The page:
It is proposed that:

The portion of Korikori Green mapped below be designated as a Pedestrian Mall. This means that driving, riding or parking any vehicle, excluding an emergency vehicle, a powered or unpowered transport device, cycles or e-bikes, or a vehicle with prior permission from Council, will be prohibited on all of the mapped Pedestrian Mall area. 

These restrictions and prohibitions will remain in place 24 hours a day, 365 days a year, except where prior permission from Council has been given to open Korikori Green to vehicles in relation to a particular event.

Korikori Green map indicating approximate location of pedestrian mall


The key reasons for the proposal are so that Korikori Green:

  • Is able to operate as a road that primarily services the adjacent Korikori Park and the associated activities in this area.
  • Does not become a de-facto through route and short cut between Rototuna Village and Kimbrae Drive for traffic.
  • Will be able to be safely used by pedestrians and cyclists for all movements and the bollards will only be lowered at the times that events are being held at the adjacent Korikori Park or surrounding area that require larger vehicles to move along Korikori Green, e.g. buses for competing sports teams.


The following options have been identified as a means of achieving temporary road closures on Korikori Green.  An analysis of the advantages and disadvantages of each option is provided below:

Option description Advantages Disadvantages
Option One - Do nothing.
• This option will allow vehicles to have unrestricted access along the full length of Korikori Green between North City Road and Kimbrae Drive. • No cost to implement. • Likely to have a lot of through traffic using Korikori Green as a short cut.
• Does not support the intended use of Korikori Green as a safe and enjoyable place for people to walk or bike.
• There is potential for increased speeds along the route at times when there are not vehicles parked in Korikori Green.
Option Two - Lift the bollards in Korikori Green occasionally.
• This option will result in Korikori Green being closed to through traffic occasionally – with limits on length of closure periods and frequency.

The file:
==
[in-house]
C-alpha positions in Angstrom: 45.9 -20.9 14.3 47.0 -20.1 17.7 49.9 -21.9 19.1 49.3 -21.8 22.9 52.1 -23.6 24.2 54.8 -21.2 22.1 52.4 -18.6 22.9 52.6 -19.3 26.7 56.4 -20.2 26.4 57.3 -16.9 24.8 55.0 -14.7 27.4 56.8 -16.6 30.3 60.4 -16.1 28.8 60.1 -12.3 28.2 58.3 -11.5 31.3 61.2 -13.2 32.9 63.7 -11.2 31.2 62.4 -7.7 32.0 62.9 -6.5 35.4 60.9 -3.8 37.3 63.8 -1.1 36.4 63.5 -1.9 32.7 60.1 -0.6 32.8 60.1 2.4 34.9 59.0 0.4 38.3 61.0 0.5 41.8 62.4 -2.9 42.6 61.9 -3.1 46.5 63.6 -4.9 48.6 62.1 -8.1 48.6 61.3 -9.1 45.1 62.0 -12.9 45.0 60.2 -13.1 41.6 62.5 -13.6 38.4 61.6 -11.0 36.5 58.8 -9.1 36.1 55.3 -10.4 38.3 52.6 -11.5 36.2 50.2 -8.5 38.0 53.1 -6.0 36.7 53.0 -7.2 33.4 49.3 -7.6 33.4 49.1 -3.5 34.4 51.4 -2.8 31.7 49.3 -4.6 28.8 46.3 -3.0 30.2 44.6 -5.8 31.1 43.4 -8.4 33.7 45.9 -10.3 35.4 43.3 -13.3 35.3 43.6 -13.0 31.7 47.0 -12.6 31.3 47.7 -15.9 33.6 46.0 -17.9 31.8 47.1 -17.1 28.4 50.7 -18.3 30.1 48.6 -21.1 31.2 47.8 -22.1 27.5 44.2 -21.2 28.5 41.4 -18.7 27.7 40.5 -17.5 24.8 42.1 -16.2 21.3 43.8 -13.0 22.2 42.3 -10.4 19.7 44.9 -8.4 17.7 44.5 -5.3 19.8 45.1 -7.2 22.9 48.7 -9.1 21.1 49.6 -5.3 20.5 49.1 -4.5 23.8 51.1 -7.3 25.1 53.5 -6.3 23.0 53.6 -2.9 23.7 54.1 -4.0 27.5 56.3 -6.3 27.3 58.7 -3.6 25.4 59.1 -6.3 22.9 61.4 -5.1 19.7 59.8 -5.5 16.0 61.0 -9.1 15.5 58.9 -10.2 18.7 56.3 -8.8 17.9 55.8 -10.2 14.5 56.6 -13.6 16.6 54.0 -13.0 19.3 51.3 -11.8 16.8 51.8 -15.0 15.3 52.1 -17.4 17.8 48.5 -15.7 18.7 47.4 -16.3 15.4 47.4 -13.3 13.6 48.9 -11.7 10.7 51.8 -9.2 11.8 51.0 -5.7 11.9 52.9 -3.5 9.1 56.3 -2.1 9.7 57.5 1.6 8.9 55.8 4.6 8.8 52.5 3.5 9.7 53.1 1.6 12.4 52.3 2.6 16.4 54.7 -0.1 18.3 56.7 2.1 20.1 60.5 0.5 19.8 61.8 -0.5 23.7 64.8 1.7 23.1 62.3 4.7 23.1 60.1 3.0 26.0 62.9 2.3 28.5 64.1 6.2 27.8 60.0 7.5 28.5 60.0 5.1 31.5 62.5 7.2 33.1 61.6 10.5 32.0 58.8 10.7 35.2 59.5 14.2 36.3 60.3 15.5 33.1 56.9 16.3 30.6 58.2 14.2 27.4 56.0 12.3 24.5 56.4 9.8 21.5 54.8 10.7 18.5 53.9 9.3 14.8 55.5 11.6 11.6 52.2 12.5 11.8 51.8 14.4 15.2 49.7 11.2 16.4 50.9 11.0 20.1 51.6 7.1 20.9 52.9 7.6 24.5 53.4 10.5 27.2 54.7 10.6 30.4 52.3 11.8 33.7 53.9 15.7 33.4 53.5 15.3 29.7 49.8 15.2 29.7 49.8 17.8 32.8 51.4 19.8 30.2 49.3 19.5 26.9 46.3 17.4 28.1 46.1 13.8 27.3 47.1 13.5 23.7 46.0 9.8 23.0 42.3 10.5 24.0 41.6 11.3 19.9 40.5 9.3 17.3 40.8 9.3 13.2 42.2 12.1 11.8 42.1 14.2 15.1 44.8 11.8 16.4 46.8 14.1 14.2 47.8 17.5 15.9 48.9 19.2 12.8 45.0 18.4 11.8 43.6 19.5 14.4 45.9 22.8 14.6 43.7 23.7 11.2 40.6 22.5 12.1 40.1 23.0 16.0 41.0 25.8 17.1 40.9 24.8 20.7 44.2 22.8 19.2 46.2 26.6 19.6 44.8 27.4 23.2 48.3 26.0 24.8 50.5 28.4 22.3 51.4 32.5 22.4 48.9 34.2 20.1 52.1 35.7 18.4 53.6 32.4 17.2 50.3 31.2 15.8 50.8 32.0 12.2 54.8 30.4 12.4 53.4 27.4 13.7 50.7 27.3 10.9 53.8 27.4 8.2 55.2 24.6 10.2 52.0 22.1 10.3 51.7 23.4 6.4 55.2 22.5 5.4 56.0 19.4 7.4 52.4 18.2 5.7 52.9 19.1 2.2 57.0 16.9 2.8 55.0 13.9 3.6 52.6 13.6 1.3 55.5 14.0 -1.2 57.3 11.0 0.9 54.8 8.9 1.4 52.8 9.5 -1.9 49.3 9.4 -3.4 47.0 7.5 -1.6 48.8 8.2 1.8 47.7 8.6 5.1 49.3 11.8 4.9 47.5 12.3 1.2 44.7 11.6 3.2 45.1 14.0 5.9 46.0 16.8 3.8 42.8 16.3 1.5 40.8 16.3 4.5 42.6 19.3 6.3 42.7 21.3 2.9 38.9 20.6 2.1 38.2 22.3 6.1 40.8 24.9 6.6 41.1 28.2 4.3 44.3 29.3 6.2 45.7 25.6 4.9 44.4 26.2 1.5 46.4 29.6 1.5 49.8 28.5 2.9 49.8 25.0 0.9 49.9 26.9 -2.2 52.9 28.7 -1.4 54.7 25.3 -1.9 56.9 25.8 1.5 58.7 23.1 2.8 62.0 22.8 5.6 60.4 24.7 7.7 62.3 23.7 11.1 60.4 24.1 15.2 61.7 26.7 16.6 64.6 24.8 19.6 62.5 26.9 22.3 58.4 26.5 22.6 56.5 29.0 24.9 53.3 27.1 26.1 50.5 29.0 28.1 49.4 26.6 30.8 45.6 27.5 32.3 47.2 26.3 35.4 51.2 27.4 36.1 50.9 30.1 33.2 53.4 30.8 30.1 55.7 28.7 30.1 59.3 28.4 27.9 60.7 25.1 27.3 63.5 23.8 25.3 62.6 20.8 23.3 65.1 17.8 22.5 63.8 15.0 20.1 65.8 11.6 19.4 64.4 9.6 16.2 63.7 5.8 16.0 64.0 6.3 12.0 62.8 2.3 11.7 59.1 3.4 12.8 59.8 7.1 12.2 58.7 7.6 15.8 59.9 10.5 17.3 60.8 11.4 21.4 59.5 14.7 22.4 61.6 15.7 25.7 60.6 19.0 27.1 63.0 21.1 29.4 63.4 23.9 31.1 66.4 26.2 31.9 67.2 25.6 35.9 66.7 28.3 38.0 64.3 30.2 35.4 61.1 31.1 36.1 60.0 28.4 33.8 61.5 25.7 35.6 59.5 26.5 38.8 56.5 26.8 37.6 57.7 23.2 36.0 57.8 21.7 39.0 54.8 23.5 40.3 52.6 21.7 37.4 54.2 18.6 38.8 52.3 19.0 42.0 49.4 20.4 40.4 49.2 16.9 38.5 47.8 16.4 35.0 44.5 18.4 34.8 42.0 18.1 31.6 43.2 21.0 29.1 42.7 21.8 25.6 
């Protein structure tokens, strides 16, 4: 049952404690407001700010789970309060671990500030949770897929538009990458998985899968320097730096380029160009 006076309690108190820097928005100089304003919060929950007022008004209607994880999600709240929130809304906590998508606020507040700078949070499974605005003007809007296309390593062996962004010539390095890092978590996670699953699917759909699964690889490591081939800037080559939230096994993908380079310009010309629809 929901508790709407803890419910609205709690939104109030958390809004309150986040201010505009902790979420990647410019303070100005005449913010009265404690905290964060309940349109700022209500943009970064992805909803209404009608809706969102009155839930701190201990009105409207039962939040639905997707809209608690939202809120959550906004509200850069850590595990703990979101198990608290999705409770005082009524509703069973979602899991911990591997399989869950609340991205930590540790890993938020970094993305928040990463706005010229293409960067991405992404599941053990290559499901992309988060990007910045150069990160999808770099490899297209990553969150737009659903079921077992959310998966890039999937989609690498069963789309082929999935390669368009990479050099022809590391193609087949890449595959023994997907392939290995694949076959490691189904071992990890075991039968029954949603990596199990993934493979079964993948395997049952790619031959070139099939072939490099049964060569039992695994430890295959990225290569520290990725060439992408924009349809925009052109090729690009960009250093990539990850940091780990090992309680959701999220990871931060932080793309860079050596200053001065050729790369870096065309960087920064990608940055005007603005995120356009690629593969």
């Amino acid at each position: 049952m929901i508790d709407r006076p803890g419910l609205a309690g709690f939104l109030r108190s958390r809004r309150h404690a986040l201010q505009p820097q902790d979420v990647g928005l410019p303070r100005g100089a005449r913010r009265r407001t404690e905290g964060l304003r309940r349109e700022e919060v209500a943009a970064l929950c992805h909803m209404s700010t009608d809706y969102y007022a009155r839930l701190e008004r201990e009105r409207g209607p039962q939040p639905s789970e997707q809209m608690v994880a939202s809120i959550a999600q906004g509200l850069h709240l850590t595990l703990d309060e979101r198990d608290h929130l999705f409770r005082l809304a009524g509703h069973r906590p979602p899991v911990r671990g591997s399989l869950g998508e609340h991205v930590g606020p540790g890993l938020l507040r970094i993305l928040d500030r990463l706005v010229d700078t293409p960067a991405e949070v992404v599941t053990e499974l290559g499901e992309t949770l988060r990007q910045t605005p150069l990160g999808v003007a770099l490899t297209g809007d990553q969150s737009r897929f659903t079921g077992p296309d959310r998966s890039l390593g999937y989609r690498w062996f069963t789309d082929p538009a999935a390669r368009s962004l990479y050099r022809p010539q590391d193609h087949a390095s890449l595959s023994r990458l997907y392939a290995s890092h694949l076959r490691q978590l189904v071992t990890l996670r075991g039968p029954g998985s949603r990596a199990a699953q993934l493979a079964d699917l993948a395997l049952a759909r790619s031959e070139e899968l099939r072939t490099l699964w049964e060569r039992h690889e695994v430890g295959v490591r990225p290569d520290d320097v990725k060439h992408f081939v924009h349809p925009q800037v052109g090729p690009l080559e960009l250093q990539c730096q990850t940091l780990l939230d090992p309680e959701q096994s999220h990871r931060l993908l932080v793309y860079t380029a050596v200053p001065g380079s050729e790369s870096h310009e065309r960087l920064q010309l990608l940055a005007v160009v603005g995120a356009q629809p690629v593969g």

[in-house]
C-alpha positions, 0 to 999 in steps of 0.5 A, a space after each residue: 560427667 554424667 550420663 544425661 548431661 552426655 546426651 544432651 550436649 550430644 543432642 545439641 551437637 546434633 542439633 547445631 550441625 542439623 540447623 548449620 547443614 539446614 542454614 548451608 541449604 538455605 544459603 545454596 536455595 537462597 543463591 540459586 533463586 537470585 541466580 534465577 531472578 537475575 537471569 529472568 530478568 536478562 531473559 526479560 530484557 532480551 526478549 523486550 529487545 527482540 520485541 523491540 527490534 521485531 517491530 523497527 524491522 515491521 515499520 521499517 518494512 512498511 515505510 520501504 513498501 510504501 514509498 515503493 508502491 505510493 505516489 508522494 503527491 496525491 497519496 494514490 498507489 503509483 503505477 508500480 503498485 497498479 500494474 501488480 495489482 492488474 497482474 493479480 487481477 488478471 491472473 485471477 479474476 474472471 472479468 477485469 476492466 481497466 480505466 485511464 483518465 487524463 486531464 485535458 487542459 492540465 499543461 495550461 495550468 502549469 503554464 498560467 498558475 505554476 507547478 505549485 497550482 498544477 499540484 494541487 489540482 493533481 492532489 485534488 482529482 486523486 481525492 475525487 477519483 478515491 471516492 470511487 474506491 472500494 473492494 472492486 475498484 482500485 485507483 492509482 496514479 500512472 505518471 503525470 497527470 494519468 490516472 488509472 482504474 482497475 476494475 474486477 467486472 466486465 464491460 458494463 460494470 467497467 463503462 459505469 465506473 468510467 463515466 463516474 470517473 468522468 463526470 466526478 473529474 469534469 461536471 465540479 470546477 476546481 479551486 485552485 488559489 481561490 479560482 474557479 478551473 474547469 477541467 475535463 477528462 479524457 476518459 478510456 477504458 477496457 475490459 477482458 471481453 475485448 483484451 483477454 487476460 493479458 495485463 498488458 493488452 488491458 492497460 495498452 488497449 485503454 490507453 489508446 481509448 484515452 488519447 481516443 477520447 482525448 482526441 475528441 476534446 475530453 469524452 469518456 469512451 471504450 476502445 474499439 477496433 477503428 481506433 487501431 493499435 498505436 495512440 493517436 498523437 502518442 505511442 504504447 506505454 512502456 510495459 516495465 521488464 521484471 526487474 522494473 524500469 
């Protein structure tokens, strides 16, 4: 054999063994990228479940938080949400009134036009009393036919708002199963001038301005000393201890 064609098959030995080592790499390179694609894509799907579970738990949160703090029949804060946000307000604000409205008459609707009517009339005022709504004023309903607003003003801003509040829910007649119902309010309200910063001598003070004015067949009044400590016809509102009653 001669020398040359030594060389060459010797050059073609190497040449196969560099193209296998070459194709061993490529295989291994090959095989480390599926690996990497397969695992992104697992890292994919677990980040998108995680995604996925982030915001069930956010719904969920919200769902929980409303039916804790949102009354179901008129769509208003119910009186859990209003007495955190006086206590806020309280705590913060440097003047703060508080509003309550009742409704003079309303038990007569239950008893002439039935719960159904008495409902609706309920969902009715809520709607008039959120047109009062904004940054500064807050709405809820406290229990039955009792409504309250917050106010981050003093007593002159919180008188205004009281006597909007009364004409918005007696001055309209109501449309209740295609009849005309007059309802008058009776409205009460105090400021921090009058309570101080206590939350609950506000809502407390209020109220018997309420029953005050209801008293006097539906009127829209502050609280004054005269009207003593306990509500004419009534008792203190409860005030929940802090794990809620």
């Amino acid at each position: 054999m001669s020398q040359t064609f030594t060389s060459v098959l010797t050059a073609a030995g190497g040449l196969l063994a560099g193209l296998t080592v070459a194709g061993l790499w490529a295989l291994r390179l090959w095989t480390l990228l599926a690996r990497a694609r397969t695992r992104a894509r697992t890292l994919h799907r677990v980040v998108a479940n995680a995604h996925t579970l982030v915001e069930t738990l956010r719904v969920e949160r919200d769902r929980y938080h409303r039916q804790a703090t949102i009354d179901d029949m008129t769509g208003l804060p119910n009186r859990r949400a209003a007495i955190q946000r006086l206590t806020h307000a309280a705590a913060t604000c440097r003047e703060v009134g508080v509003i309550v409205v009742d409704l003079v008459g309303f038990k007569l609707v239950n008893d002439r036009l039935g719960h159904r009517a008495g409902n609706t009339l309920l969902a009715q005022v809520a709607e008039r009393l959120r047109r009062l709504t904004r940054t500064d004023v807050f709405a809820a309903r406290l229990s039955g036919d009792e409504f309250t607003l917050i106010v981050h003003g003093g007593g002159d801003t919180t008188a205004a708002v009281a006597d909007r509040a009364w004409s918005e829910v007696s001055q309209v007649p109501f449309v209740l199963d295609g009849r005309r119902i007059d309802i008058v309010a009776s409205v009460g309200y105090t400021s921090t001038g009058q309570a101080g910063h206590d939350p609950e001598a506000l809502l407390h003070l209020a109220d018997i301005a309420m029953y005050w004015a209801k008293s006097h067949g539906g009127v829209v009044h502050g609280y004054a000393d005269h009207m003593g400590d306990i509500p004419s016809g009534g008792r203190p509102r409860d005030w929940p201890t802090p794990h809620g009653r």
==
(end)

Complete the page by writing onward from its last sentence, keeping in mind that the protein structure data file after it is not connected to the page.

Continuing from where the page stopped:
• Temporary closures could be completed under the provisions of the Transport (Vehicular Traffic Road Closures) Regulations 1965 or Local Government Act 1974.
• Low cost process to enable Council to legally close Korikori Green for short periods of time. • Unable to close Korikori Green to through traffic for extended periods of time.
• Could cause confusion for people not familiar with the area who won’t easily know if Korikori Green is open to through traffic or not.
• Would need to have signage in place to detour traffic times when Korikori Green is temporarily closed.
• Would require formal application and public notification as per the Transport (Vehicular Traffic Road Closures) Regulations 1965 or Local Government Act 1974 requirements.
Option Three - Declare a section of Korikori Green a Pedestrian Mall. (Preferred).
• This will enable Korikori Green to generally be closed to through vehicles.
• The bollards would be able to be lowered to enable through traffic when there are key events on in the surrounding area that have large vehicles (e.g. buses) that are unable to turn in the turning areas provided adjacent to the bollards.
• Appropriate signage and electronic mapping systems would show Korikori Green as No Exit.
• Provides flexibility for when Korikori Green is open or closed to through traffic.
• Enables people walking and biking in the area, and along the link path from Hector Drive, to cross the Korikori Green safely and easily.
• Creates an expectation that the Korikori Green is generally closed to through traffic and is therefore less confusing.
• Pedestrian Mall declaration process is subject to Right of Appeal in Environment Court which could add time and cost to the process if an appeal to this process is made.


Before making any final decisions, we’d like to have your input. You can give us feedback from 26 January to 28 February 2021.


Council staff will collect and analyse all feedback at the close of the submission period.

The analysis of this feedback will be presented to the 24 March 2021 meeting of the Hearings and Engagement Committee.  At meeting, submitters who want to speak to their written submission will be able to do so.

The Council will then consider all the views and make a decision.


Under section 336(3) of the Local Government Act 1974, any person may, within one month after the making of a declaration of the pedestrian mall, or within such further time as the Environment Court may allow, appeal to the Environment Court against the declaration.